10. Vincent, John H. and Lee, James W., Earthly Footsteps of the Man of Galilee, Being Four Hundred Original Photographic Views and Descriptions of the Places Connected with the Earthly Life of Our Lord and his Apostles, Traced with Note Book and Camera, Showing where Christ was born, brought up, baptized, tempted, transfigured and crucified, Together with the scenes of his prayers, tears, miracles and sermons, and also places made sacred by the labors of his Apostles, from Jerusalem to Rome (St. Louis, Mo.: N. D. Thompson, 1894)Google Scholar, n.p. A small degree of confusion arises from the fact that there are several editions of the book. These versions are not identical, and page numbers, titles, and captions are thus not consistent throughout. Because of this problem of pagination, quotations from Earthly Footsteps will not be indicated in the notes, but will be identified in my text by reference to the specific introductory essay or caption. A rare collection of some, but unfortunately not all, of the original photographs used in the volume is in the Library of Congress, Prints and Photographs Division. Many of these still retain typewritten paper labels, presumably pasted on the images by Bain for copyright purposes. I have been unable to locate any other extant copies of the prints.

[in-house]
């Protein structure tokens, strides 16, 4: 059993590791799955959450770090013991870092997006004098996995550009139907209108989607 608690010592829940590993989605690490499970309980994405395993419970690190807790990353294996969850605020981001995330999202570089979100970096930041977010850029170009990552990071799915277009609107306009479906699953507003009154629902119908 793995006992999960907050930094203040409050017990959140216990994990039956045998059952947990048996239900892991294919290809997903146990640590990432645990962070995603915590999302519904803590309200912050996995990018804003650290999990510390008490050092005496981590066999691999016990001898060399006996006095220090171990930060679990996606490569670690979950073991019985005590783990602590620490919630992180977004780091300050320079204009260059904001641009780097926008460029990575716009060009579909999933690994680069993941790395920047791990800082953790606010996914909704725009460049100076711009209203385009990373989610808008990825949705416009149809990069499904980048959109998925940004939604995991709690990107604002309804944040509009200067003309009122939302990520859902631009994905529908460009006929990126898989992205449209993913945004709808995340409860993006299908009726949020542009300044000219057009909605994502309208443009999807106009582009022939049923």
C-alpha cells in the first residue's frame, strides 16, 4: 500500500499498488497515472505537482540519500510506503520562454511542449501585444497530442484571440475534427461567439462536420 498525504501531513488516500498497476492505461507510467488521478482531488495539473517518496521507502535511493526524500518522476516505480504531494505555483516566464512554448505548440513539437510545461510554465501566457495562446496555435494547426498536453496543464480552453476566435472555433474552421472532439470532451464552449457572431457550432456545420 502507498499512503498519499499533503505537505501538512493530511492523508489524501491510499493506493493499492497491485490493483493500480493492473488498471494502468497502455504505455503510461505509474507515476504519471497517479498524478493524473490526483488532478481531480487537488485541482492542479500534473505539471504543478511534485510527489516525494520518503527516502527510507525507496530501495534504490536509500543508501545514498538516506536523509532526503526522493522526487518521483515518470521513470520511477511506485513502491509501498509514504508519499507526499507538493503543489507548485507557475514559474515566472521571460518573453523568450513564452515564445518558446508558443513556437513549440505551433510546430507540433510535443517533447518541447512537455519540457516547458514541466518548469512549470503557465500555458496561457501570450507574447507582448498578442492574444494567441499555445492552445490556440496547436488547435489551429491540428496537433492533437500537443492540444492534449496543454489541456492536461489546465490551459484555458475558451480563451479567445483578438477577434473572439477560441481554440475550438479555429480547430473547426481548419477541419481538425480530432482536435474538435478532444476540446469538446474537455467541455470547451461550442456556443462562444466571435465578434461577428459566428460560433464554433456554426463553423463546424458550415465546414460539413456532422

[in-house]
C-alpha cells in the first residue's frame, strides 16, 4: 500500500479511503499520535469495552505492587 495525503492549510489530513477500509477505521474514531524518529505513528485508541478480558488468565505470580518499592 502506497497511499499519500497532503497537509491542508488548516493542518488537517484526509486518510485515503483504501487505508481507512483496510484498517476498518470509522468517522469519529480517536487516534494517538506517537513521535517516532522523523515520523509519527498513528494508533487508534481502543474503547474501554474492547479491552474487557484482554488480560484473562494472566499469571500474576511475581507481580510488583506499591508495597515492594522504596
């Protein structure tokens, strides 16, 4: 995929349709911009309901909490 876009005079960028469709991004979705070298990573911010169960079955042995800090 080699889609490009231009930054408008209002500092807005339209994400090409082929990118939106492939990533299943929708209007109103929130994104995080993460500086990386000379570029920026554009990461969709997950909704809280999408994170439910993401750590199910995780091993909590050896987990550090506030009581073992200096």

11. There is a large body of scholarly work on American travel writing. Two discussions that offer particular insight in the context of this discussion are Caesar, Terry, “‘Counting the Cats in Zanzibar’: American Travel Abroad in American Travel Writing to 1914,” Prospects 13 (1988): 95134CrossRefGoogle Scholar; and Metwalli, Ahmed Mohamed, “The Lure of the Levant, The American Literary Experience in Egypt and the Holy Land, A Study in the Literature of Travel, 1800–1865” (Ph.D. diss., State University of New York, Albany, 1971).Google Scholar